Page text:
You’d like to create a “clean” list of installed packages on your Linux server. Perhaps you’d like to ensure that your base O/S image is consistent across several machines. Here’s an easy recipe to do that.
First, login to the machine you want to use as your “golden image”, and run the command:
yum list installed | tail -n +3 | cut -d ' ' -f1 | sort > rpm.list
This will cut off the first 2 lines of output from the “yum list installed”, which are garbage lines that do not contain useful package information. It also will yield a clean version-free package name. The “cut” command eliminates white space, and only returns the first field, which contains the clean package title installed on the machine. The final “sort” command in the pipeline sorts the list, and the output is dumped into the file “rpm.list”.
Now, move the file “rpm.list” to another machine with a baseline installation of CentOS or RHEL, and run the following command:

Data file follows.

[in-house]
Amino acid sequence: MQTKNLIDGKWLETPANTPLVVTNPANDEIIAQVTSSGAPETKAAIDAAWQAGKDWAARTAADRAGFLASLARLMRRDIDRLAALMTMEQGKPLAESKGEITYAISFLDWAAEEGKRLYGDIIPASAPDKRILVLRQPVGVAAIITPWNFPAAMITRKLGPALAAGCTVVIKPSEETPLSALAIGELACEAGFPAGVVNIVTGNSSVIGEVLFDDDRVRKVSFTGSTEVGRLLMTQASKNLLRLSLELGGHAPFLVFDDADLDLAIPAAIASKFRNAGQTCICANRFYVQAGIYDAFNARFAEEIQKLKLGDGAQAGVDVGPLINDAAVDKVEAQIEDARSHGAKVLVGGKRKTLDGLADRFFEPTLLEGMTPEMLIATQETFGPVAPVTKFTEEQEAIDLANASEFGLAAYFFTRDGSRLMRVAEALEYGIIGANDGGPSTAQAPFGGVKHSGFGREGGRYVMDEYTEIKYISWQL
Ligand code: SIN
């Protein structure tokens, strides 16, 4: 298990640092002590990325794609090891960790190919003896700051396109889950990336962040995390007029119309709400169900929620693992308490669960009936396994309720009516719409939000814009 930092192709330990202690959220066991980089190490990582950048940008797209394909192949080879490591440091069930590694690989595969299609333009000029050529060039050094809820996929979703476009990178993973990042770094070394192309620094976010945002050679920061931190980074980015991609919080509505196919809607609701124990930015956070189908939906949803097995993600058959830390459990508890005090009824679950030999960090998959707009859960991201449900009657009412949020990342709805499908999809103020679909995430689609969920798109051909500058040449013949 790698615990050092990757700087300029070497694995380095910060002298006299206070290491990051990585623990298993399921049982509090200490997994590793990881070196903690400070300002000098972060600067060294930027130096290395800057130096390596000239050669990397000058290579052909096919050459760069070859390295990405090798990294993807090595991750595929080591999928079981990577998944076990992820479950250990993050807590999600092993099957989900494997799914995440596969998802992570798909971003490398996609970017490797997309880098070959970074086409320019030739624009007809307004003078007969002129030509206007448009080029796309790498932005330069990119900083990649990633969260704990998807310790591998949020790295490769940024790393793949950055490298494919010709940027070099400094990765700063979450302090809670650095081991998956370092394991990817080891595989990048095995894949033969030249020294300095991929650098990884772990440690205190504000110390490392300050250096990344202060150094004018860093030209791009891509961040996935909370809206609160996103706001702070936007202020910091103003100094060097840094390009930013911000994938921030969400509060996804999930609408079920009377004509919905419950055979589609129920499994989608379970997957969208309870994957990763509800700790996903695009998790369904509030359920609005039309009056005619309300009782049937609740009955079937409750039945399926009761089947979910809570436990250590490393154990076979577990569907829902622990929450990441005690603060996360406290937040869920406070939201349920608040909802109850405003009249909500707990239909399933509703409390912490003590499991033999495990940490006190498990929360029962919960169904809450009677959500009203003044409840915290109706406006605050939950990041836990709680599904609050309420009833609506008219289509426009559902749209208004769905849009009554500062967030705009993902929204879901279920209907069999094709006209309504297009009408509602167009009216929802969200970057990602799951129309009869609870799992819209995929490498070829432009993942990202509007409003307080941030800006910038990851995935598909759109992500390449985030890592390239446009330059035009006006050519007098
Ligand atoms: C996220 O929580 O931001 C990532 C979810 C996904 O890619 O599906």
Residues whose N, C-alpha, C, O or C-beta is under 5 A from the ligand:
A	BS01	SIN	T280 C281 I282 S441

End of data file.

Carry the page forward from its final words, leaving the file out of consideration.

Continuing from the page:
yum -y install $(cat rpm.list)
Don’t worry if some of the packages in “rpm.list” are already installed on the target machine, they will just be ignored. When complete, your images on both machines should match (unless the target machine has some superfluous packages installed not installed on the source machine, but we’re assuming here you’re starting with a basic O/S image).
I’ve found this to be a MUCH EASIER way to create consistency across server images than trying to clone. It’s faster, less error prone, and more direct. Of course, if you’re using VM images, you can just clone that very easily, load and then tweak for hostname, networking, etc. But this works well for “real” server images and is the most streamlined approach I’ve found.